Last week we celebrated Thanksgiving. Far more than a platform from which to launch us headlong into Christmas, it is to be savored for the great holiday it is.
We went to Amicalola Falls for Thanksgiving and thoroughly enjoyed it. The lodge hosted a traditional Thanksgiving feast, which was mighty good.
The drive to the mountains and back was delightful. Beautiful vistas with a lot of burnt orange color remaining in the leaves.
A park ranger, in the lobby of the lodge, brought out a red tailed hawk and gave a talk all about the hawk. Subsequently, one at a time, he brought out a barn owl and a horned owl. The park ranger entertained us with facts about these raptors and told stories about how they operate in the wild.
We do not often get a chance to see these magnificent birds up close, and it was a great opportunity to learn about them.
Time to decorate for Christmas
We decorated the house for Christmas last weekend. First I got out the Nativity scene. A very pretty ceramic Nativity, I usually put it on the sideboard. First I put down a burgundy drape and then arranged each figure. In so doing, I was reminded of my childhood practice of always putting out the Nativity scene first.
We put up the Christmas tree and got the lights on it, all of which were working. We hung the ornaments on the tree. Among my collection of ornaments are many recycled, painted ones from my childhood. The rest of them are Mama’s Reed & Barton ones. Among those are violins, holly, a scene from Bethlehem, and various other shapes and sizes.
As I placed each ornament on the tree, I was reminded of Mama because of her theory about Christmas ornaments. More about that later.
We decorated the mailbox with greenery, red bows, pinecones, and red berries and red bows. I cannot abide flat bows! These bows had wire in them and are shaped.
In the windows across the front of the house we placed garlands of greenery, red berries and pine cones. Then we put the wreath on the front door.
Mama’s theory about Christmas ornaments
Mama collected Christmas ornaments through the years, most of which I now have. A beautiful collection, many of which are gold and reflect the Christmas lights. The rest of her collection are recycled ornaments we decorated with when I was a child. I quite like her theory about collecting Christmas ornaments.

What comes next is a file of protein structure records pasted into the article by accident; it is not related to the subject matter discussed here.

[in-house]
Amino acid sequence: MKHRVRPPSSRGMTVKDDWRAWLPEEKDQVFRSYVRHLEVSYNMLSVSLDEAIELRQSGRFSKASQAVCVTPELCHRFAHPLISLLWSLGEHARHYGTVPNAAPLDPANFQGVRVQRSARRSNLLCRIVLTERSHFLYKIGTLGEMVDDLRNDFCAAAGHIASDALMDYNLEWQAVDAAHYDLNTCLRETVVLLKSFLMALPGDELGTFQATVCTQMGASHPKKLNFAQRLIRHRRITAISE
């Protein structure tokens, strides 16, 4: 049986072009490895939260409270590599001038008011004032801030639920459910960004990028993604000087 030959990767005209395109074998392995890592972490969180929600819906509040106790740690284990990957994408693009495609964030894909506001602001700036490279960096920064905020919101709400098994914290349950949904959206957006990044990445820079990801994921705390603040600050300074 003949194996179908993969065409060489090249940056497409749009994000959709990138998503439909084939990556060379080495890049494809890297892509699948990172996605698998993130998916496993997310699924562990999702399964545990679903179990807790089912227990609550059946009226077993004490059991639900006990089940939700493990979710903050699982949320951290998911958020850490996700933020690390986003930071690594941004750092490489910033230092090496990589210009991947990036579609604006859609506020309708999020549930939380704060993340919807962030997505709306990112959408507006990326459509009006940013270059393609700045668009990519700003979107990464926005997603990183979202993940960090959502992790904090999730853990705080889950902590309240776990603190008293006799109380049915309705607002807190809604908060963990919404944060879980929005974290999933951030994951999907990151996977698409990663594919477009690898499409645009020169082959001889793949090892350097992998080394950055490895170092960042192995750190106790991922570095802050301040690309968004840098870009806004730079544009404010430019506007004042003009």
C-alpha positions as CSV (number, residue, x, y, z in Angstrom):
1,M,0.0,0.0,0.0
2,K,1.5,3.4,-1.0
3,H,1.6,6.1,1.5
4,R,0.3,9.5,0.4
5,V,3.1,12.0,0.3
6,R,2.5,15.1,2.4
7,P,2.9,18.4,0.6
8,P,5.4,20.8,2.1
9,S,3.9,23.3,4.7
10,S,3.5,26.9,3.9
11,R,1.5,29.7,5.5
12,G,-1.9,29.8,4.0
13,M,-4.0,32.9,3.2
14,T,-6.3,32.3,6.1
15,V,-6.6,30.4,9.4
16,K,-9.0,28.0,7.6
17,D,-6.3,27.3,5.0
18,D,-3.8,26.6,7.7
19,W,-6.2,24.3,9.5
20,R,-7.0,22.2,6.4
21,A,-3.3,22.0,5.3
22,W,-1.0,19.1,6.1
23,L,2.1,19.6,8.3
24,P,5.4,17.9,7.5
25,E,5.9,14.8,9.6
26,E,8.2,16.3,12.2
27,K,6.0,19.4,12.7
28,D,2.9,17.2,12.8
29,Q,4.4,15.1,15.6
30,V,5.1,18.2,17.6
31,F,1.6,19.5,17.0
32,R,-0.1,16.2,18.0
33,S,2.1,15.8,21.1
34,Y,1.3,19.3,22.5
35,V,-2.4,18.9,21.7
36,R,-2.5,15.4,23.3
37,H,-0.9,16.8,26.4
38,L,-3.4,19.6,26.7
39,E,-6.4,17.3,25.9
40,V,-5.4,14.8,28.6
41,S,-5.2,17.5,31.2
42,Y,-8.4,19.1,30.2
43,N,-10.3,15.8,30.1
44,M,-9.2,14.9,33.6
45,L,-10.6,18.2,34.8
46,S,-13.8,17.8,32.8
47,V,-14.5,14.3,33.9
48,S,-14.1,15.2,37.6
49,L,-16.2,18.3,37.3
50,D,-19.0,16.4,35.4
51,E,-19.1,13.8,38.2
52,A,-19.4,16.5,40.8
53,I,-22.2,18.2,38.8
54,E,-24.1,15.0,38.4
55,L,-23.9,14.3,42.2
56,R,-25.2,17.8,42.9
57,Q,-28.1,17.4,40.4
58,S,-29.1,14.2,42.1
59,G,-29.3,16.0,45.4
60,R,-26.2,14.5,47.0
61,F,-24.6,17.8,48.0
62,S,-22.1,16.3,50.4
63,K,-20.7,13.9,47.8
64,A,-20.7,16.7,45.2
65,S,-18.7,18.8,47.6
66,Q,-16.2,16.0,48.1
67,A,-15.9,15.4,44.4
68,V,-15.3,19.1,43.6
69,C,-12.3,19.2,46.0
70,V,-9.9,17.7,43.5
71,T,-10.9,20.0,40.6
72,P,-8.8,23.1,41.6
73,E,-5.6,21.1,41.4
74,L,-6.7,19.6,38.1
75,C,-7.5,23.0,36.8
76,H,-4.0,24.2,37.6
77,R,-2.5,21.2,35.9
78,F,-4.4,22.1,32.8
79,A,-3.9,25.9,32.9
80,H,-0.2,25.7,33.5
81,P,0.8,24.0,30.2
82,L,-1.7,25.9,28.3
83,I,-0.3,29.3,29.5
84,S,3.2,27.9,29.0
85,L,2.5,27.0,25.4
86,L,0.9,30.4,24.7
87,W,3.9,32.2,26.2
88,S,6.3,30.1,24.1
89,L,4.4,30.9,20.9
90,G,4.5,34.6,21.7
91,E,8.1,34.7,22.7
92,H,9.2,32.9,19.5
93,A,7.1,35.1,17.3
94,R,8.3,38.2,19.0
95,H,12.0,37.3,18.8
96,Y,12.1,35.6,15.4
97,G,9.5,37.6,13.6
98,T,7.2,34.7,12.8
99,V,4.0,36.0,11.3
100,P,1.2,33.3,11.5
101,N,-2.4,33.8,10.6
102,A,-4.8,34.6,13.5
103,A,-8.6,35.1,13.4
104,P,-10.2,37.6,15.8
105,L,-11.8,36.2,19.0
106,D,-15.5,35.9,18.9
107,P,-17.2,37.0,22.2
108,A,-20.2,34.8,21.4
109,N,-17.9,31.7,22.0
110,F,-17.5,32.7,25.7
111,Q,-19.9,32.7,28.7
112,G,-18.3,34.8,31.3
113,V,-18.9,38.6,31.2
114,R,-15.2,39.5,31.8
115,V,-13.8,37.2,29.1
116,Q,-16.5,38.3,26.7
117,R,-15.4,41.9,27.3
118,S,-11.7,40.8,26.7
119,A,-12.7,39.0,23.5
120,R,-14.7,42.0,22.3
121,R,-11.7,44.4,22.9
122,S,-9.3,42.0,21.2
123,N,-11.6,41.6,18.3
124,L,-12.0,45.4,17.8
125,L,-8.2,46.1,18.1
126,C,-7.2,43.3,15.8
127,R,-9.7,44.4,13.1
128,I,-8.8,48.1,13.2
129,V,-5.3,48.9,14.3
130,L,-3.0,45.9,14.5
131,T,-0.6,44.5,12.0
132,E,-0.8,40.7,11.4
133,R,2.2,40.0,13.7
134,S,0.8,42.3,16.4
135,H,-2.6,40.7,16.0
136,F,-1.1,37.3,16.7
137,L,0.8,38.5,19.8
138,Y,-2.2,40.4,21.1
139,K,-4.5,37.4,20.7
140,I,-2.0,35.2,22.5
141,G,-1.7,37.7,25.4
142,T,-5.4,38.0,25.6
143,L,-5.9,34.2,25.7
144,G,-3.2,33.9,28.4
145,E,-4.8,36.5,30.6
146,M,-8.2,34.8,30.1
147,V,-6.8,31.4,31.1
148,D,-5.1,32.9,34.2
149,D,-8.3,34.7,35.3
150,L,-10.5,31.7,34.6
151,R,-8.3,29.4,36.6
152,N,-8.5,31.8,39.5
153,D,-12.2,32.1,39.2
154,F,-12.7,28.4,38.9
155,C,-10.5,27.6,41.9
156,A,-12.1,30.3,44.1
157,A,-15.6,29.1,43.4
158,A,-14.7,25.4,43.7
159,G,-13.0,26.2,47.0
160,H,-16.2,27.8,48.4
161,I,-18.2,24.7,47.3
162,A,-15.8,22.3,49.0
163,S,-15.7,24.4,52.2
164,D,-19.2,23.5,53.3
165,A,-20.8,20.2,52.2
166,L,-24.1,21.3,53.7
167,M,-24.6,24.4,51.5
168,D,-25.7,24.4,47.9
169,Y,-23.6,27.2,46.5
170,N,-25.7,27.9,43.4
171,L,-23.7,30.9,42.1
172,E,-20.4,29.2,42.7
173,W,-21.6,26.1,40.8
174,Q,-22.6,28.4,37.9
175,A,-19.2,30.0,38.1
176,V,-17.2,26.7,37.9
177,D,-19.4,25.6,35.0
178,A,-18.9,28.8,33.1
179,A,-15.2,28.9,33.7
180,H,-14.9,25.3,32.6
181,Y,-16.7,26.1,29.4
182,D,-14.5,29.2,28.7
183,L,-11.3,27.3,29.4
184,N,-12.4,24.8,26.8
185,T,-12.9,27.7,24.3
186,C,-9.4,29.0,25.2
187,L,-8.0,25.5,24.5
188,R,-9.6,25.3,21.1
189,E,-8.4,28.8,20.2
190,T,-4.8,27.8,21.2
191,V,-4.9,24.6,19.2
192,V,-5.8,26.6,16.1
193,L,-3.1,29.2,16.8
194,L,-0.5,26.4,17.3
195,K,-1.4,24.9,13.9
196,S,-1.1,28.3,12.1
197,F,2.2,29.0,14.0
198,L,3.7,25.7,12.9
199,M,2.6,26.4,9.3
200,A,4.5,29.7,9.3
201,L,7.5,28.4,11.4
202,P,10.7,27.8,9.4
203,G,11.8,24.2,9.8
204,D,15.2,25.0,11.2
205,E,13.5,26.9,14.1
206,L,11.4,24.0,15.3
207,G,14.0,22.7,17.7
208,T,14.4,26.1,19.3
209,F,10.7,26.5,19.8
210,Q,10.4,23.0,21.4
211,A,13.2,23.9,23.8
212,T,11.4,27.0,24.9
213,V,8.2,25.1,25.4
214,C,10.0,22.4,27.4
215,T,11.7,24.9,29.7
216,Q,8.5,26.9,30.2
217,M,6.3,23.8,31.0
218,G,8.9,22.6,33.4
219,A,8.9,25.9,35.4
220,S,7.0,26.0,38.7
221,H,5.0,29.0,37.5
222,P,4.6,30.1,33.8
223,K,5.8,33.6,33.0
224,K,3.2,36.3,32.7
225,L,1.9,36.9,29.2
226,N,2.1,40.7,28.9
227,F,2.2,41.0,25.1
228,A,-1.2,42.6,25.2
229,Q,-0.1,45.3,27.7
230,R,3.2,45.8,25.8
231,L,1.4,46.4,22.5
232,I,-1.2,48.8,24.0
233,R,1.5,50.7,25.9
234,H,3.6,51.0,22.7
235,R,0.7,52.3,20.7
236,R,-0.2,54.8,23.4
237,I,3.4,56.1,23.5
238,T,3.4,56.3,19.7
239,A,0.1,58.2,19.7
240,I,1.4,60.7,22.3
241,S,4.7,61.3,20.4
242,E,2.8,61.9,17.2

She’d say, “Christmas ornaments should be collected over many years. There should be various sets of ornaments from which some should be missing.” She explained that, there shouldn’t be any perfect sets. A few ornaments should be missing because, through the years, the children broke one or two.
She recommended that some ornaments be recycled by spray painting them gold and then given to the children to decorate with ribbon, stickers, glitter, and scenes cut from old Christmas cards.
I remember sitting down at the kitchen table with Mama to recycle ornaments. First we covered the table with newspaper. Then we got out glue, glitter, ribbon and stickers and old Christmas cards. In no time we were busily at work decorating the old ornaments. Some of the ornaments were glass bulbs. Some were Styrofoam balls on which I glued scenes cut from the old cards.
Those projects were fun and it gave me something to do.
When we decorated the house for Christmas
Every year, Saturday right after school was out for Christmas, Mama and I would thoroughly clean the house. Then she pulled down the attic door and let me climb up the stairs and hand down all the boxes of decorations to her.
After retrieving all the boxes of decorations, Mama let me put out the Nativity scene. Every year, without fail, that was done first.
That Nativity scene was nothing expensive or elaborate. A cardboard nativity with plastic figures. Many times I dropped and broke one of the wise men… horrified that his head came off. Mama always patiently glued the head back on.
Mama instructed me to put the Nativity scene on an end table in the living room. The lamps would be off. The Christmas lights would be on. With childlike awe and wonder I looked at the Nativity scene. I looked at the camel in the nativity scene, and wondered if such an animal existed.
I loved the nativity scene, so, Mama gave it to me when I as grown. I still have it.
It is very fitting that I, again this year, continued the practice of setting up the Nativity scene first. That simple act keeps me focused and reminds me continually that Jesus comes first in Christmas. You cannot spell Christmas without Christ.
Enjoy decorating your house for Christmas!
Native Roman Pam Walker is a busy paralegal, and welcomes your email to her at email@example.com.